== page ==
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Back to back: Thunderbird or Corniche?

Back to back: Thunderbird or Corniche?
On the 18th of this month, French auctioneer Osenat will be holding their yearly classic car sale at their headquarters, right opposite the tourist office of Fontainebleau at just 70 kilometres from central Paris. And we have picked out two grand open top limousines. These cars are worlds apart. But they also have more in common than you may expect from the people’s car that a Ford claims to be and quite the opposite from a people’s car that a Rolls-Royce is. And it’s not just their colour white.

Their lengths are an inch apart (204 for the Ford; 205 for the Rolls-Royce); their widths hardly more (76 for the Ford; 72 for the Rolls); engine capacities are quite near, too (390 cubic inches for the Ford; 412 for the Rolls). While weights both surpass the 2 tonnes, their automatic 3-speed gearboxes both make them speed up to around 200 km/h. Oh – and both have carried heads of state and stars from the silver screen in all comfort with their hydraulic systems.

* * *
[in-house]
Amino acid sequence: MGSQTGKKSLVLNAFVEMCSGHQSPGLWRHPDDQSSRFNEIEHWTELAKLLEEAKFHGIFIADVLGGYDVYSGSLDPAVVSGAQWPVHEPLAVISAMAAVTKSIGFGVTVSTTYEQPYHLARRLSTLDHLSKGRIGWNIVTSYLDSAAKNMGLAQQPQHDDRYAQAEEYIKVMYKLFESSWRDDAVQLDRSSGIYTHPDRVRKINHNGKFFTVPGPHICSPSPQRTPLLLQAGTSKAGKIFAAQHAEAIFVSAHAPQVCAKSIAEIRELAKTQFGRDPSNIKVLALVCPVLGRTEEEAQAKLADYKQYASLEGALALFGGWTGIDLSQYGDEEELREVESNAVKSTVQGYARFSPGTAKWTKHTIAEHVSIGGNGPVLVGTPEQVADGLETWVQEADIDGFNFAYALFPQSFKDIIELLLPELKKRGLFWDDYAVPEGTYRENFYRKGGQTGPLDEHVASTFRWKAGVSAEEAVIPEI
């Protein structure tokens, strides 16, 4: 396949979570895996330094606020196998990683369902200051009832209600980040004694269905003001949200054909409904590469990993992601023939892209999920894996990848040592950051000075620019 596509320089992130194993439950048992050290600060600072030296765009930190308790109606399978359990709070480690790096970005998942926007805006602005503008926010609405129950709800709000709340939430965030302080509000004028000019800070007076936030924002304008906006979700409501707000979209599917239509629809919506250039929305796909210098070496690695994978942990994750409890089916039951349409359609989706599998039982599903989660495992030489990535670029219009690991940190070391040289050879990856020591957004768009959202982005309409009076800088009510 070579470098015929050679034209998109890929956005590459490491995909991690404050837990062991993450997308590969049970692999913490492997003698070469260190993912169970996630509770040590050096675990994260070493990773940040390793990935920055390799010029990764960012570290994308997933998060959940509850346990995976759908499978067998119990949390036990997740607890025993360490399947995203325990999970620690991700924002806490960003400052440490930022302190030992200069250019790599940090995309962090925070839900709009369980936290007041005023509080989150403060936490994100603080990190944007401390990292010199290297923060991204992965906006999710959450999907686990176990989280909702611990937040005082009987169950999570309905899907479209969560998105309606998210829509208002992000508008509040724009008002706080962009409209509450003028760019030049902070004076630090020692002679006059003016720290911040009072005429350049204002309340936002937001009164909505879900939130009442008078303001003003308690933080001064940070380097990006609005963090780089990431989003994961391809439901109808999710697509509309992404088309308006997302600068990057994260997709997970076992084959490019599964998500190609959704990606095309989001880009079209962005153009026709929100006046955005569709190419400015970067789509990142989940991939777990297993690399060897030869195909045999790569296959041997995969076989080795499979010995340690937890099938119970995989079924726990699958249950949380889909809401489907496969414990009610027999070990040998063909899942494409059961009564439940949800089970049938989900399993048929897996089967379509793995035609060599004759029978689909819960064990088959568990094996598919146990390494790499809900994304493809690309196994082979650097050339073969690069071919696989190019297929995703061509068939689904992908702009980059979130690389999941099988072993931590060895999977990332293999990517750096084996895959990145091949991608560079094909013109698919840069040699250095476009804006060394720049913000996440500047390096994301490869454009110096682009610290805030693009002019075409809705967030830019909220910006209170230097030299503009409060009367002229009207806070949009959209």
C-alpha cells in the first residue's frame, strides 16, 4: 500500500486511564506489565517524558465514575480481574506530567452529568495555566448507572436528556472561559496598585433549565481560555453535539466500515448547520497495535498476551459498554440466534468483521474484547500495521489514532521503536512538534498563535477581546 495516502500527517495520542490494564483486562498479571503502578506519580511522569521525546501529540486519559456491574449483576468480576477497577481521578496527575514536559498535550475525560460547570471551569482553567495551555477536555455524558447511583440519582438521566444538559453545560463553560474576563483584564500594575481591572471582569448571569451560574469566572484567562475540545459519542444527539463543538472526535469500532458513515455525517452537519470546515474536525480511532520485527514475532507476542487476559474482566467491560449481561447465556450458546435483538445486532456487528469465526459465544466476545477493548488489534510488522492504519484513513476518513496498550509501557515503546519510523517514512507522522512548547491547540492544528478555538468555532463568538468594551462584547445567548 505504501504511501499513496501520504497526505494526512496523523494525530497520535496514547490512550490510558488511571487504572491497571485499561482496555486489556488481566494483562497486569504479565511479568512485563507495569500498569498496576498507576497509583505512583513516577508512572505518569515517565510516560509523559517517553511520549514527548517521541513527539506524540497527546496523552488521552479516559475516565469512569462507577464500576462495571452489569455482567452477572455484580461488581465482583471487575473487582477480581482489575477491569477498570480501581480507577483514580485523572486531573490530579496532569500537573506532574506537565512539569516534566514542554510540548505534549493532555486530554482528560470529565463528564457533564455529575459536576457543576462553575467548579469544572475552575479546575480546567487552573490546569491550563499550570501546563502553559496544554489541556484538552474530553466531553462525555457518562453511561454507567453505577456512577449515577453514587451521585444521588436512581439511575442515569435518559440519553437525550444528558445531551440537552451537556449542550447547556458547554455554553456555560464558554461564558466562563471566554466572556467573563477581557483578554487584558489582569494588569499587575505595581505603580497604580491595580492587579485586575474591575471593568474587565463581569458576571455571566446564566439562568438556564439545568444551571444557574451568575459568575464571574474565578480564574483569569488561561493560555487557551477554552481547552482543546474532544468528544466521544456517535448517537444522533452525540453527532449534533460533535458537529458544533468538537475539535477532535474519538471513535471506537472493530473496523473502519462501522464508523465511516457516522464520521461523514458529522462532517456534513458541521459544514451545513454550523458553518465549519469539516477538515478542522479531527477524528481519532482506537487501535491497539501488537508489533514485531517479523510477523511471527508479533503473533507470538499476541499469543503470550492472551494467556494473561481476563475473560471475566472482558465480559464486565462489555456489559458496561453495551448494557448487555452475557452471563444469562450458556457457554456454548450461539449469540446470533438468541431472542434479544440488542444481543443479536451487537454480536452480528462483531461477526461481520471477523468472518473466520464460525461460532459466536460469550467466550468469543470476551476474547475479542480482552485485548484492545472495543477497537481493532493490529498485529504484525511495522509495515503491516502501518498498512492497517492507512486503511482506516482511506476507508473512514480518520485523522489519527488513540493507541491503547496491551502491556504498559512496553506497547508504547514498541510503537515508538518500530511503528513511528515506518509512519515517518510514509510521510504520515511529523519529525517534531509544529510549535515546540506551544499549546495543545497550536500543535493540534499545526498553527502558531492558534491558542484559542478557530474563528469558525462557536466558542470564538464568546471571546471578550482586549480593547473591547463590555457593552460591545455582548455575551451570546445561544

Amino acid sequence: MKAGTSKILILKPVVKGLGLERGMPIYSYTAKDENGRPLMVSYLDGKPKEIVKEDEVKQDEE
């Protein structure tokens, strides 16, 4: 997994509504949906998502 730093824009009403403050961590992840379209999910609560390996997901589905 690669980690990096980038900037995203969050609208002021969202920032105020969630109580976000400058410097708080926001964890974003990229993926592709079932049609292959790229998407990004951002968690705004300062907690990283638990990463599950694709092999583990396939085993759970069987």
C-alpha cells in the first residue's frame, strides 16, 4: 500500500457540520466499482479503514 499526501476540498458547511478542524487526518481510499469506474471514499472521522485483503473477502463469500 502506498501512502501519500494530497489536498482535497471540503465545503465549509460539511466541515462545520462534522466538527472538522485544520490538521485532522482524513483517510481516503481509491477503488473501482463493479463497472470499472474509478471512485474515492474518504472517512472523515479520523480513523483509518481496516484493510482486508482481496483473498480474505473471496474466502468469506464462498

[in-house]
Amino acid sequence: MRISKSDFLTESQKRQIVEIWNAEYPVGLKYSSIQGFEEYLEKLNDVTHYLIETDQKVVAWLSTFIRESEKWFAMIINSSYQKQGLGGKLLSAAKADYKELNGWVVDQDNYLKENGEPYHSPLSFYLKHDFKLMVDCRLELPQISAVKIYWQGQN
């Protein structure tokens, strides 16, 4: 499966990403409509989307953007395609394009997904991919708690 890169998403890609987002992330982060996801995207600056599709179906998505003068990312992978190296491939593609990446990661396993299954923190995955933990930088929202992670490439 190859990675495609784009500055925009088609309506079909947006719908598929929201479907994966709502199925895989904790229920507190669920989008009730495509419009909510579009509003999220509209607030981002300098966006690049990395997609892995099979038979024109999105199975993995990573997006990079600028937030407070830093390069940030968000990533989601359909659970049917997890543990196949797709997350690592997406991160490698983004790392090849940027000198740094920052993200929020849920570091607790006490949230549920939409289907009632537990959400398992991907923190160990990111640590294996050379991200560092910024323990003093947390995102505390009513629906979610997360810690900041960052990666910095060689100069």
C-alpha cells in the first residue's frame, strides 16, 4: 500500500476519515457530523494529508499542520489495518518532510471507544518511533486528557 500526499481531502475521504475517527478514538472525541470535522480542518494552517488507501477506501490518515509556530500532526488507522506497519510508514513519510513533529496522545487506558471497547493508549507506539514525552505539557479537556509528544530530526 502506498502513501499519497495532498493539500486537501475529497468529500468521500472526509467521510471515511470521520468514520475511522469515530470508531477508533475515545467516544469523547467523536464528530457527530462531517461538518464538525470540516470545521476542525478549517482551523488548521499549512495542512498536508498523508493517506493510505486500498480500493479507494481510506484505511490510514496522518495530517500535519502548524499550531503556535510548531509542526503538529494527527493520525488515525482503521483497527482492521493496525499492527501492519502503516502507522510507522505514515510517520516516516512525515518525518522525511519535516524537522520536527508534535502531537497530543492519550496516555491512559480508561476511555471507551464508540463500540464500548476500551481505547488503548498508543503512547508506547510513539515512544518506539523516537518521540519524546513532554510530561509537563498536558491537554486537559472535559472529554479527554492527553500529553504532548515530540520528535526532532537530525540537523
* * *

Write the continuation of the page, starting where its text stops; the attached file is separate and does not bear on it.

The Rolls-Royce Corniche of Osenat is of 1972-vintage. It’s on Italian plates but was sold new to the USA. The auctioneer states that it was repainted, reupholstered and altogether restored mechanically 10 years ago. The 50- to 60.000 euros price tag should justify that. See the full description here. Over to the Ford. A 1962 Thunderbird cabriolet that has always been white over red. Mechanicals, hydraulics (for the roof) and even the ‘Swing Away’ steering wheel are all said to be fine, which makes us feel the 15- to 20,000 Euros price estimate is really low. Full description here. What do you think?

(Words editor, pictures Osenat)

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#2 2017-06-14 15:16
The 1961-93 Thunderbirds are known as "Bullet Birds" I drove a 62 when I was about 18 years old. It looked great but had horrible gas mileage.
#1 Jeroen Booij 2017-06-14 09:10
Quoting Politi:
The 61-63 T-Bird does not have a "hydraulic suspension system", but the top is hydraulically operated by numerous pumps which place it within the trunk. These cars are quite distinctive and uniquely "futuristic", also continuing with an adequately rigid unibody(from 1958). Their popularity has been underrated, the entire family is well suited with comfort, style, and exhilaration, even a special "Sports Roadster" edition was available with fiberglass roadster flap covering rear seats together with Kelsey Hayes wire spoke wheels ans extra carburetors.

Amended now, thank you!

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